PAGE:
Have you recently had a new furnace installed and are now experiencing an unusual smell? You’re not alone, because a lot of other homeowners also experience this at first. Let’s review what’s causing this smell, and when you can expect it to disappear, as well as three other furnace smells you shouldn’t disregard.

Why Your New Furnace Smells

There are two factors why a new furnace might reek.

Protective Coating

Your furnace has a special finish on certain parts to keep them from rusting. This may include the heat exchanger, which safely gets rid of gases including carbon monoxide naturally created during the heating process.

When your furnace operates for the first couple of times, the coating may give off a burning smell. This is typical and the smell should go away the more your furnace runs.

To be on the safe side, you’ll want to call a heating and cooling company if the smell continues. A burning smell that lingers can mean the motor has overheated or there’s an electrical problem, among other problems.

Dust

Dust accumulates inside your furnace when it’s off in the summer. That dust will burn off when you switch on your furnace in the fall, creating a burning smell. This smell should subside within a few minutes.

One way you can reduce or prevent this smell is by having furnace maintenance done each year. This is necessary to keep your valuable manufacturer’s warranty good, plus it keeps your furnace clean and ensures it will run properly during the upcoming heating season.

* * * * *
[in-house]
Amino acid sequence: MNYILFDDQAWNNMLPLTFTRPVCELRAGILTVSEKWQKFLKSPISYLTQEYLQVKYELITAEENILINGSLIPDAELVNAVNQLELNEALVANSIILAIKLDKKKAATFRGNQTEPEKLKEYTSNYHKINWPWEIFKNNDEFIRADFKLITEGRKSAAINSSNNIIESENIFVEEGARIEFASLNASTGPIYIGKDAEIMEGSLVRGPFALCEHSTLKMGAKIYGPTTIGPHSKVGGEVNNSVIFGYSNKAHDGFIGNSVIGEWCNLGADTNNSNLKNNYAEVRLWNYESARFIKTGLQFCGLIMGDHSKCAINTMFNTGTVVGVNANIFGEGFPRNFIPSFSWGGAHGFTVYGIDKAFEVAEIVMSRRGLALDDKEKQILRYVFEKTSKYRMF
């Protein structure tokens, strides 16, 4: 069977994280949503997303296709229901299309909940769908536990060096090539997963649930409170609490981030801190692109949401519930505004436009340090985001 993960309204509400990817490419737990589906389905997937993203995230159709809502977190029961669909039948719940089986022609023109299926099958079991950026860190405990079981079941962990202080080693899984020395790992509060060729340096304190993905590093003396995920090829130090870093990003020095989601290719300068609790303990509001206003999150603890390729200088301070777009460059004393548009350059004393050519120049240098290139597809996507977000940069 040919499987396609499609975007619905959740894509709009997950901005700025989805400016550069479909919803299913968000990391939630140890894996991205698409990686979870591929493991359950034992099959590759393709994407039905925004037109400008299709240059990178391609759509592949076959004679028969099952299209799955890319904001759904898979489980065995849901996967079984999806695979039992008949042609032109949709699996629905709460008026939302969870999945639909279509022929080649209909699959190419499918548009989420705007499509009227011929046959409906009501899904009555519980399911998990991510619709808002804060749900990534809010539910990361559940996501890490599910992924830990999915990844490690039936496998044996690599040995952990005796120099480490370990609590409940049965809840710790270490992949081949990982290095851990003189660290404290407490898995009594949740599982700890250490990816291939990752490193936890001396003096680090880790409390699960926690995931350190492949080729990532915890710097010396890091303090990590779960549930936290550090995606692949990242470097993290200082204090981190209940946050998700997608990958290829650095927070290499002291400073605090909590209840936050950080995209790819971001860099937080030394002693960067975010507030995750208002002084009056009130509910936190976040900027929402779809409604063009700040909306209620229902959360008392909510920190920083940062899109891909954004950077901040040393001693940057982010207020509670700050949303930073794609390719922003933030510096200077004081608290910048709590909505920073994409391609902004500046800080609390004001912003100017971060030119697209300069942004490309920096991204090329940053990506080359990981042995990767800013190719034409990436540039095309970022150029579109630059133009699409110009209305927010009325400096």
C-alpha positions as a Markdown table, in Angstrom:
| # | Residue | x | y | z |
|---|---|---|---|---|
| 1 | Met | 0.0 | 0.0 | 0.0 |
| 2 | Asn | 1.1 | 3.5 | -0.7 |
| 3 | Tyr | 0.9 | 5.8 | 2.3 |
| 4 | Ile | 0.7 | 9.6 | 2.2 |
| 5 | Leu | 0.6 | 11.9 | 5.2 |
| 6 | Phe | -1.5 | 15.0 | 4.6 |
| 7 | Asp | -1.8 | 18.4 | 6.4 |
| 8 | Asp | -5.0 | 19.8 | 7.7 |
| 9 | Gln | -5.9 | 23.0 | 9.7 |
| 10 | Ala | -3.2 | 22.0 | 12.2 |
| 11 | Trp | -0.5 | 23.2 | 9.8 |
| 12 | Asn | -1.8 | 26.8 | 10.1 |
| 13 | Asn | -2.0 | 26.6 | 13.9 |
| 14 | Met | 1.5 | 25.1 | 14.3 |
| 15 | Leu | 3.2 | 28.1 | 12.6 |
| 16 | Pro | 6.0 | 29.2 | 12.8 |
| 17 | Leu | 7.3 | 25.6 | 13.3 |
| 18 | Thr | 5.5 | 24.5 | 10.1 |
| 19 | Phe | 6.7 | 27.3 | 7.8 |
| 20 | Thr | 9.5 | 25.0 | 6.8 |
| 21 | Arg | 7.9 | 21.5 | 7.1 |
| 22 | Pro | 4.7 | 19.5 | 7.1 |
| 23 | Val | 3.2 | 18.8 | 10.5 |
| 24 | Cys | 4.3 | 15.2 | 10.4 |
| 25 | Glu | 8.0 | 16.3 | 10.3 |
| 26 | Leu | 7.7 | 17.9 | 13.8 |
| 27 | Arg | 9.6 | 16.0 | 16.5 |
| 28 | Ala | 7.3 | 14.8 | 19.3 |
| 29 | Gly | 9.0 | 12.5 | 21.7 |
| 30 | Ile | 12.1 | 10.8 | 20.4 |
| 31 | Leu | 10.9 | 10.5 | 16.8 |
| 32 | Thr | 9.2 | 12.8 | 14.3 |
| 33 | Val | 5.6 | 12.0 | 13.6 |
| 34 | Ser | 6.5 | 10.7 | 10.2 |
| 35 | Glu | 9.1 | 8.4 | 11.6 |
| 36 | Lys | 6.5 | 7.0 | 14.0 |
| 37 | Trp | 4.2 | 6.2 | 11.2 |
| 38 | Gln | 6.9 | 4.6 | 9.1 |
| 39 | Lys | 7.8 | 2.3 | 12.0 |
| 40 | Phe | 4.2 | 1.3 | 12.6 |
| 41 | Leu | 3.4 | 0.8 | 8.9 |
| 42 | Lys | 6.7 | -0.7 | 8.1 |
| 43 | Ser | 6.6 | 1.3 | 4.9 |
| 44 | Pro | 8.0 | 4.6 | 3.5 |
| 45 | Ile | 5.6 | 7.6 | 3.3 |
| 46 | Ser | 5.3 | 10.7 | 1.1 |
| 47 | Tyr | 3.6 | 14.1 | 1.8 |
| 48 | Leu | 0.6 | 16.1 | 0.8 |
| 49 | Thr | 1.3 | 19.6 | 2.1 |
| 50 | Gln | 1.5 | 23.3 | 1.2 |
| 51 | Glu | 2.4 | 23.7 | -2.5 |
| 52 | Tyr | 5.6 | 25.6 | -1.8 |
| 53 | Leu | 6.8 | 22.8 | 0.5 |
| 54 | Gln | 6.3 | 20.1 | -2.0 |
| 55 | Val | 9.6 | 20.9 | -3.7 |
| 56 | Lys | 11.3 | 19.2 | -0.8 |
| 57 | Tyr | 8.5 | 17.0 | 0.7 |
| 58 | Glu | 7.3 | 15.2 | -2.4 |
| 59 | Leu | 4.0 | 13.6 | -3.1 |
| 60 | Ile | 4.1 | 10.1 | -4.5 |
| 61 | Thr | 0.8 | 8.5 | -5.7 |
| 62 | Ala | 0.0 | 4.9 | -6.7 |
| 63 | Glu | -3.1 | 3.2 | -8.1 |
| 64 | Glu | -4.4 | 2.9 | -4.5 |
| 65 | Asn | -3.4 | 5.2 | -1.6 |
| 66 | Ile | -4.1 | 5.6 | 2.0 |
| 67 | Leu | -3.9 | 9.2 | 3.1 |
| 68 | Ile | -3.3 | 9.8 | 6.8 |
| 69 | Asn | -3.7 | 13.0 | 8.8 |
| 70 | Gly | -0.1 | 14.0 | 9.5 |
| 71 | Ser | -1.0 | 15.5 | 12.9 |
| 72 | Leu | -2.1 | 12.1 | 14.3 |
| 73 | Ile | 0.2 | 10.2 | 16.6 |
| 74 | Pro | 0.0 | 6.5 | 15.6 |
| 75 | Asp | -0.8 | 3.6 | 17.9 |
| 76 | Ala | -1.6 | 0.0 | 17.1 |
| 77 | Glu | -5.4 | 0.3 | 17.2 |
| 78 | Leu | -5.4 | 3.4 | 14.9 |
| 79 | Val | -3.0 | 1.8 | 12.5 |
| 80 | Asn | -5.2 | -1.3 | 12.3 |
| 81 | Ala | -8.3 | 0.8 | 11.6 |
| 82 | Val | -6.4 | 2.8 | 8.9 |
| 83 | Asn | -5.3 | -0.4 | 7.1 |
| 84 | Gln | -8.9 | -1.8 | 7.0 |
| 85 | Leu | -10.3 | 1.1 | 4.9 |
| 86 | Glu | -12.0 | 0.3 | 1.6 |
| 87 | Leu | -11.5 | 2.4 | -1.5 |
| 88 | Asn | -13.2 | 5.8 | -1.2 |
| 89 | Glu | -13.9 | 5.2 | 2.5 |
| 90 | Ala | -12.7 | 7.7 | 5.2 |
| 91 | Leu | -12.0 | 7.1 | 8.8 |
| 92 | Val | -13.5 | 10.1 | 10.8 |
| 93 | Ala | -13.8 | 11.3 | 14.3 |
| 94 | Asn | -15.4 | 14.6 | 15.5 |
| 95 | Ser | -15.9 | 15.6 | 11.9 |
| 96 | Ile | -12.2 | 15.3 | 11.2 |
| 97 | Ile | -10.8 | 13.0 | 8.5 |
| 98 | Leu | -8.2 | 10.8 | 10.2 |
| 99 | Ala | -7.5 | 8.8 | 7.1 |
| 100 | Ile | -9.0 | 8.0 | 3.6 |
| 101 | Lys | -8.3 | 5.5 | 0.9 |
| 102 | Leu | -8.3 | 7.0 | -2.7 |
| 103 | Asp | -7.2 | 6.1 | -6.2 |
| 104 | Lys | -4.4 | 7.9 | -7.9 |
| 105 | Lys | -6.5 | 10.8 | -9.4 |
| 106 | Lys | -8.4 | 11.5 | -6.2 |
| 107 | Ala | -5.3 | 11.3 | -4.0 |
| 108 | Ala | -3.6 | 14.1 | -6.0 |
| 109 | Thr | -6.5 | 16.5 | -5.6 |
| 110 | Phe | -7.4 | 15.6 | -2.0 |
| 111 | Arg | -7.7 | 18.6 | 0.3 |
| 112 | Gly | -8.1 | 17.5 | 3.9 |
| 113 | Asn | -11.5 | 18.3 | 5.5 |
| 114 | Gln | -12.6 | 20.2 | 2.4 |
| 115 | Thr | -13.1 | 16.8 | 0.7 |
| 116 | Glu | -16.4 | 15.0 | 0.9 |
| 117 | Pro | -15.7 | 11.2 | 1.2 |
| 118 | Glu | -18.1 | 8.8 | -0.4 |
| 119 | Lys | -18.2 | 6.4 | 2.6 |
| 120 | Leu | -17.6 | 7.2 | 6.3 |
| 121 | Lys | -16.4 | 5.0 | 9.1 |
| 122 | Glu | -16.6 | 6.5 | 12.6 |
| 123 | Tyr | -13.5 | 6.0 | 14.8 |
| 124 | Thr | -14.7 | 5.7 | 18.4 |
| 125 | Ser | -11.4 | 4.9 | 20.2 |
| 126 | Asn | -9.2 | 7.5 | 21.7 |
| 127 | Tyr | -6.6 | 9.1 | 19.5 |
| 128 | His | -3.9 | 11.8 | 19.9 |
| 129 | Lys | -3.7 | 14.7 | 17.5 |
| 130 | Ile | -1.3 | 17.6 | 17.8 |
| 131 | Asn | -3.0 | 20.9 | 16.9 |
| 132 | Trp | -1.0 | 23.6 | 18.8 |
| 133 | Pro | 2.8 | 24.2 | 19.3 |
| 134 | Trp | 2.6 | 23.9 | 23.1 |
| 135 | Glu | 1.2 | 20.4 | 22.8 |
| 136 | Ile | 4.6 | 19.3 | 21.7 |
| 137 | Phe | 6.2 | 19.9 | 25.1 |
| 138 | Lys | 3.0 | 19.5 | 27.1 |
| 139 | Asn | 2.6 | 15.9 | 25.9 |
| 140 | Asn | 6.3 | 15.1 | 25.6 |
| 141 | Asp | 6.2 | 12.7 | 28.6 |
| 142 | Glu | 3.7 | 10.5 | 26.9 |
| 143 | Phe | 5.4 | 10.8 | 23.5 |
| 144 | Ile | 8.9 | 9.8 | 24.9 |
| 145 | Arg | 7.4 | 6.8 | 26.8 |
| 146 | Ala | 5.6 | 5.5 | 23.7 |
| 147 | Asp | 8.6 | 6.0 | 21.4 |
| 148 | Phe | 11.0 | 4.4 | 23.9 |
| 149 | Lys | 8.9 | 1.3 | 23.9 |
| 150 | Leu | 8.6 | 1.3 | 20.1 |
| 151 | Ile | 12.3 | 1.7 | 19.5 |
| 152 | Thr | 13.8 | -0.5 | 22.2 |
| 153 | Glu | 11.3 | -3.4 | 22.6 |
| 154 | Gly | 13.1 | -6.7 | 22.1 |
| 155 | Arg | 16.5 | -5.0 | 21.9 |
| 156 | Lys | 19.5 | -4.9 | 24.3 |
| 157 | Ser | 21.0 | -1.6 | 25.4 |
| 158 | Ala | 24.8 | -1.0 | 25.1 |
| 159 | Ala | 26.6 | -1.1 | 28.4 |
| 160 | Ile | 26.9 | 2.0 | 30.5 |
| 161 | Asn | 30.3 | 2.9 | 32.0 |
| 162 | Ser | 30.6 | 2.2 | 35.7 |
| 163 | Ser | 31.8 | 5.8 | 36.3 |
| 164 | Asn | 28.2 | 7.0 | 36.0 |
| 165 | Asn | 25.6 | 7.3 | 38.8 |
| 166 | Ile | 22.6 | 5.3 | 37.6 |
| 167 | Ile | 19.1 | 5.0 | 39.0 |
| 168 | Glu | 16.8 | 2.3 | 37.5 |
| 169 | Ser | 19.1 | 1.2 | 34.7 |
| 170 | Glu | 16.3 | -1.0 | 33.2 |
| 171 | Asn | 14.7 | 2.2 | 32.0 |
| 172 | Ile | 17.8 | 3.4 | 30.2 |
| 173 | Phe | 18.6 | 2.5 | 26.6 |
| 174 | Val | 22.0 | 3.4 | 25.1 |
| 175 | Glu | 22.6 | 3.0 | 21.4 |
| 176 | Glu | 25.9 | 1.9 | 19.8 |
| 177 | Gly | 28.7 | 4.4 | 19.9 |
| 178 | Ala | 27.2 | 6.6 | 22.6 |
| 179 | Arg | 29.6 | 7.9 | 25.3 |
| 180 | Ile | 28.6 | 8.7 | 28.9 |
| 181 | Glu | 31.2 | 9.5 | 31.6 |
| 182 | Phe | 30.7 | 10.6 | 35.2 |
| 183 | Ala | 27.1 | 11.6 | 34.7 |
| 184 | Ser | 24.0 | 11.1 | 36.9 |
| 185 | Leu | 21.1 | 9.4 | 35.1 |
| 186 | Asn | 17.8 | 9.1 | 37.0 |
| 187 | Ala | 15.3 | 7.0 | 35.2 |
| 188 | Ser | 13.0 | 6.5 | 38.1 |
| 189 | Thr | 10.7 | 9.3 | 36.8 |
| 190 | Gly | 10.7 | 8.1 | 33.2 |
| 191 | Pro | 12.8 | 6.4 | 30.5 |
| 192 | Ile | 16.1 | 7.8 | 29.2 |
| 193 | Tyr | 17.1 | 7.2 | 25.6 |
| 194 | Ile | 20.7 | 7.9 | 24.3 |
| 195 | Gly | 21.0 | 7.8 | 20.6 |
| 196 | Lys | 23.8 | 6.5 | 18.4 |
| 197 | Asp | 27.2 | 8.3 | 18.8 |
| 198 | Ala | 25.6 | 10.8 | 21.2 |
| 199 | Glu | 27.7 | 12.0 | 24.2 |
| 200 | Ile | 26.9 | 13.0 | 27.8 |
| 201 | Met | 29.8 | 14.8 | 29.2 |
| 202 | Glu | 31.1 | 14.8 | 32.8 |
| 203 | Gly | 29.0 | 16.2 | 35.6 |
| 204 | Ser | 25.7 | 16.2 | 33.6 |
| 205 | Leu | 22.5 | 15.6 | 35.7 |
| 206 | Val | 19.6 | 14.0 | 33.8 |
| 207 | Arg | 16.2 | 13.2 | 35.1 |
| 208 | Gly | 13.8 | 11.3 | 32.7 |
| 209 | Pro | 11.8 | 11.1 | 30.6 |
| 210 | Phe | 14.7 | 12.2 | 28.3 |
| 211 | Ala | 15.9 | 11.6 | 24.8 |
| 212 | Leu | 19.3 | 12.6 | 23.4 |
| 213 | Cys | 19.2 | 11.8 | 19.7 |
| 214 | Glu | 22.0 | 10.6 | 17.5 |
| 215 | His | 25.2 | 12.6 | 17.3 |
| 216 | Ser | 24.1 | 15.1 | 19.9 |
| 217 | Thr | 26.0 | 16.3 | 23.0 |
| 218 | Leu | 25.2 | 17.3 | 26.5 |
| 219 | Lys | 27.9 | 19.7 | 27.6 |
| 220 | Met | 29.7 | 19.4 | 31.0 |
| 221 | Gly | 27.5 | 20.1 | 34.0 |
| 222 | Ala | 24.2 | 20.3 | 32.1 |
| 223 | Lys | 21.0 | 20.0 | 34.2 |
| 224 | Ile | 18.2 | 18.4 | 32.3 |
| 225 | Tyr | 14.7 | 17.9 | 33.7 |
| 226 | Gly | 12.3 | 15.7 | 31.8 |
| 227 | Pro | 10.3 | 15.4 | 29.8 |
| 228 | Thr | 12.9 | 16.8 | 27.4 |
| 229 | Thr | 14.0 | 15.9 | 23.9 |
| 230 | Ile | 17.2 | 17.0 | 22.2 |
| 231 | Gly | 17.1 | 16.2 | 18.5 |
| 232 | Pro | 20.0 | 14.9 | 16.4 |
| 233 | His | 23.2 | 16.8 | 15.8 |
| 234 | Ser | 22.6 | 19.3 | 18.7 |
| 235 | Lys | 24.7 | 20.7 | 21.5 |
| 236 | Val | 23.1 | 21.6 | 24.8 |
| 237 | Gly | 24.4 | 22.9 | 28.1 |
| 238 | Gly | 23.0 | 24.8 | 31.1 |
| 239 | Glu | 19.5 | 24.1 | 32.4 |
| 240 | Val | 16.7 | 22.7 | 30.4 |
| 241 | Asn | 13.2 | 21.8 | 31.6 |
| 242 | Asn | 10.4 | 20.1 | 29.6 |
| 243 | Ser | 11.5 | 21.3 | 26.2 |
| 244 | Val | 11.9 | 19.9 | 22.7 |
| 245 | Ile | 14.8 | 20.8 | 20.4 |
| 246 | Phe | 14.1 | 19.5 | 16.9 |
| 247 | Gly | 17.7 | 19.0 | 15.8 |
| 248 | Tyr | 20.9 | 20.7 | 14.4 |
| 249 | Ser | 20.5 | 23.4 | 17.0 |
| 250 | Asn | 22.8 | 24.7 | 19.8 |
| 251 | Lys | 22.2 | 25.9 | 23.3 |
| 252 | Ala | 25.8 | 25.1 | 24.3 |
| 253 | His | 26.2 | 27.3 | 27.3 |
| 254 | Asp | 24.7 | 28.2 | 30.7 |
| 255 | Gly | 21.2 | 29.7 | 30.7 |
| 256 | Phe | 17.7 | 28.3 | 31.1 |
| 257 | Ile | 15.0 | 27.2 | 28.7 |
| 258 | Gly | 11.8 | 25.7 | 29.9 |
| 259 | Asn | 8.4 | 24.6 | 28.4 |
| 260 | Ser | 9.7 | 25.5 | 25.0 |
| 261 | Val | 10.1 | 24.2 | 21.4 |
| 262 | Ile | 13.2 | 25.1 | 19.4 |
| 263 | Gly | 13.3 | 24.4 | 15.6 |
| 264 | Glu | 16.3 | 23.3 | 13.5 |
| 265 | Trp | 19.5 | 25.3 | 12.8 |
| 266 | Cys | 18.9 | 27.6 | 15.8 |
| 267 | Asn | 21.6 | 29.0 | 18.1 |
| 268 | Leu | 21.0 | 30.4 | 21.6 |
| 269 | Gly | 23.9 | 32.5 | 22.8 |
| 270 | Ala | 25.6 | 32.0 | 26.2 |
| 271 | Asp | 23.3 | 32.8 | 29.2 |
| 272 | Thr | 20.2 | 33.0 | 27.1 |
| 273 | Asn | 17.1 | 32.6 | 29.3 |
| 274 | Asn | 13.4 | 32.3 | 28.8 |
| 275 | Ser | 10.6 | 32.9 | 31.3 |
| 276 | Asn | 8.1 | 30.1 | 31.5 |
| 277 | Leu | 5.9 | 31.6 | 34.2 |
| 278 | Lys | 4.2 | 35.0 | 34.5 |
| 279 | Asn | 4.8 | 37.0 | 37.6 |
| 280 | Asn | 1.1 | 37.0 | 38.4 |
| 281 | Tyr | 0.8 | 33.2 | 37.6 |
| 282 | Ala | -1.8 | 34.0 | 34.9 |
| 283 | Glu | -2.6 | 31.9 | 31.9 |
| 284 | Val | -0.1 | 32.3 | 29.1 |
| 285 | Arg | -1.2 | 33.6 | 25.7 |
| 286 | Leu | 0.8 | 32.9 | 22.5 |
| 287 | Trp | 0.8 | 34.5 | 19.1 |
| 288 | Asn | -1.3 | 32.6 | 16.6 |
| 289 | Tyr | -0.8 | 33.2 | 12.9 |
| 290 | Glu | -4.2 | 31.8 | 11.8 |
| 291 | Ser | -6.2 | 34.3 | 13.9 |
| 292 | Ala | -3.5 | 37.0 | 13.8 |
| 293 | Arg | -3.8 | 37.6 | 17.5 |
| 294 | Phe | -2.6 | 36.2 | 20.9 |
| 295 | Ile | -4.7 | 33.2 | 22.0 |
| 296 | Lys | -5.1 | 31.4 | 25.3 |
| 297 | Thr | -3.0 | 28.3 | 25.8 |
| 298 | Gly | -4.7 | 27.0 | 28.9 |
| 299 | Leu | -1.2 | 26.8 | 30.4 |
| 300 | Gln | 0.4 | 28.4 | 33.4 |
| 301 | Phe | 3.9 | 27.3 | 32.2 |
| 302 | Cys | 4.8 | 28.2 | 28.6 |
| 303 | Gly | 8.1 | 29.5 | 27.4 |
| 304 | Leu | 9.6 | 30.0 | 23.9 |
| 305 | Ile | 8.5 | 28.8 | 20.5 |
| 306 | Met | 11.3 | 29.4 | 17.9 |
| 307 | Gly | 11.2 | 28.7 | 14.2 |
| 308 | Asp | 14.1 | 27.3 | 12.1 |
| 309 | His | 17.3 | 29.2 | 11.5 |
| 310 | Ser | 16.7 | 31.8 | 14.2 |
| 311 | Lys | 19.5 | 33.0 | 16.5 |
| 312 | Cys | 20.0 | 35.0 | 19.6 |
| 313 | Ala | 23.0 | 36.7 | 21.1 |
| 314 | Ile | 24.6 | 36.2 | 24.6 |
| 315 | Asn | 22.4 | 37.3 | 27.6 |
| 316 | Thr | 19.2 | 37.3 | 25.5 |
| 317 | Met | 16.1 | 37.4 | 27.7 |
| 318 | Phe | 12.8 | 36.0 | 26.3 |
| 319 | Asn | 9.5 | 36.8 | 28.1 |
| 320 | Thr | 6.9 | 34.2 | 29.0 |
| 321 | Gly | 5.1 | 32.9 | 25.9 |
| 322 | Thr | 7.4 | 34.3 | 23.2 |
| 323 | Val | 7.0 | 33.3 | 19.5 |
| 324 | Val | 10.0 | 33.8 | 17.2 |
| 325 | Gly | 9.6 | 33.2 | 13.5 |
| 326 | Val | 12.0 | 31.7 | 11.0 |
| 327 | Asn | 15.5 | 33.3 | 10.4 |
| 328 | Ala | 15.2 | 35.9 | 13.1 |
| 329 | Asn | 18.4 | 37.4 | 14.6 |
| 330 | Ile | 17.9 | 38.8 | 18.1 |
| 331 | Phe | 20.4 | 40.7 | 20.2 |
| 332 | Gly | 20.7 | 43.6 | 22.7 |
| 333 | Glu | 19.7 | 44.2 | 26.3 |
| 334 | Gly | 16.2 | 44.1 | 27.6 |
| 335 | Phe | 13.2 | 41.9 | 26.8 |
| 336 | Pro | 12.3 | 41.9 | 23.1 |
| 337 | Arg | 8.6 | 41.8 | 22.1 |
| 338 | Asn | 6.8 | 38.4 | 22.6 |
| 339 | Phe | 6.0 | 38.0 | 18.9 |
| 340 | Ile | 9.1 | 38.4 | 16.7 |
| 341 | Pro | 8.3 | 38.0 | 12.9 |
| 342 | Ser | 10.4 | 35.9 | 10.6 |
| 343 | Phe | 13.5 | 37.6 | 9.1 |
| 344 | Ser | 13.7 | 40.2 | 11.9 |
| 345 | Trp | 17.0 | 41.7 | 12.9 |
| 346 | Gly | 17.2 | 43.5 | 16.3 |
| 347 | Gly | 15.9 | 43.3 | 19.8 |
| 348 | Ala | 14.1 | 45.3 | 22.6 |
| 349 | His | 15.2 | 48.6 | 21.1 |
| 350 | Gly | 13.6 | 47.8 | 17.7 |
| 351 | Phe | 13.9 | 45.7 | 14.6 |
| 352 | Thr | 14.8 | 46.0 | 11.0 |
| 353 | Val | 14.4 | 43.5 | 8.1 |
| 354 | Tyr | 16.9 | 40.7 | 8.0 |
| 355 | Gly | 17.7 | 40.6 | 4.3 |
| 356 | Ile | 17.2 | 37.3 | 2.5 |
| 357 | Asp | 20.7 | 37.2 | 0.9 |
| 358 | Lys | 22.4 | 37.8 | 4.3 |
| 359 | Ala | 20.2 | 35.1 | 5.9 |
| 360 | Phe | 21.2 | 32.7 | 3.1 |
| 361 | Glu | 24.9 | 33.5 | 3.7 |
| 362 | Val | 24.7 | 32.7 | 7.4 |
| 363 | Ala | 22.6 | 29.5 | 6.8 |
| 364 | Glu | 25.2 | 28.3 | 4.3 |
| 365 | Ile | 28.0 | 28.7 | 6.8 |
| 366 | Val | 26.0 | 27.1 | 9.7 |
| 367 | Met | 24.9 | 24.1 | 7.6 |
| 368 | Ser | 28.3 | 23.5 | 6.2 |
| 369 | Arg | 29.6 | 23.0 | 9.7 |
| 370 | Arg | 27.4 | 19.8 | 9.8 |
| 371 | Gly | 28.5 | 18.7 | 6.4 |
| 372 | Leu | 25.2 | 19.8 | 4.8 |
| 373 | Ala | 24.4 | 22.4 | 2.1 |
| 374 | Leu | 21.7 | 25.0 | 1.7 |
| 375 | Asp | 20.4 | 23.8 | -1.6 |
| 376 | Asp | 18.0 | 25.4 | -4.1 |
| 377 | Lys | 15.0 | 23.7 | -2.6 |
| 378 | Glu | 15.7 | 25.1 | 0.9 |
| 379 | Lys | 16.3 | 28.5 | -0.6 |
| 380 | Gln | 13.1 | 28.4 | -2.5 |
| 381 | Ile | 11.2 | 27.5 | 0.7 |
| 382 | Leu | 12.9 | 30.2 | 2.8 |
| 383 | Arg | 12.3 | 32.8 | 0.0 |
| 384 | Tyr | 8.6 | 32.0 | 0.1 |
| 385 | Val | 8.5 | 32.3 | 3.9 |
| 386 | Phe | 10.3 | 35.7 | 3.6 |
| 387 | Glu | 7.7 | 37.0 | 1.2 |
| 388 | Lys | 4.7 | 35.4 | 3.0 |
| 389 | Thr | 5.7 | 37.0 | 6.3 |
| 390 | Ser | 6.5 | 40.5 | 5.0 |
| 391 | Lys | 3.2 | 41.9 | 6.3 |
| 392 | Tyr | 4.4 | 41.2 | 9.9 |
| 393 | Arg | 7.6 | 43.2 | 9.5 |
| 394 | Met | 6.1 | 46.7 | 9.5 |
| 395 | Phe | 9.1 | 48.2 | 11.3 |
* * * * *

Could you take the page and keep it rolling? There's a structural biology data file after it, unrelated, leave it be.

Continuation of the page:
3 Other Furnace Smells You Shouldn’t Dismiss

While it’s less common for a new system to necessitate furnace repair, it can happen. Here are three other odors you should keep an eye out for and what they might mean.

  1. Burning plastic or rubber. If your furnace smells like burning plastic, you might have an electrical problem. Electrical wiring is protected in plastic to prevent shocks, and this smell is an indication that heat is melting this protective coating. To hinder a fire, turn off your furnace immediately and have it examined out by an HVAC technician.
  2. Gas or rotten eggs. Gas companies add sulfur to natural gas to warn you when there’s a leakage. If your furnace smells like gas or rotten eggs, turn it off as soon as possible, evacuate your home and contact 911. Exposure to natural gas can make you ill, plus it’s highly flammable and explosive.
  3. Musty. If your furnace smells musty, you might have mold and mildew growing in your ductwork. We advise having your ductwork examined and cleaned if necessary.

Now that you are aware which furnace smells are normal and which ones aren’t, you’re prepared to take care of your new heater. If you’re worried about a strange odor, our GLR Mechanical HVAC technicians can assist you. Call us at 570-309-0403 to schedule your appointment now. We offer quality, affordable furnace repair in Wilkes Barre and Scranton and surrounding communities.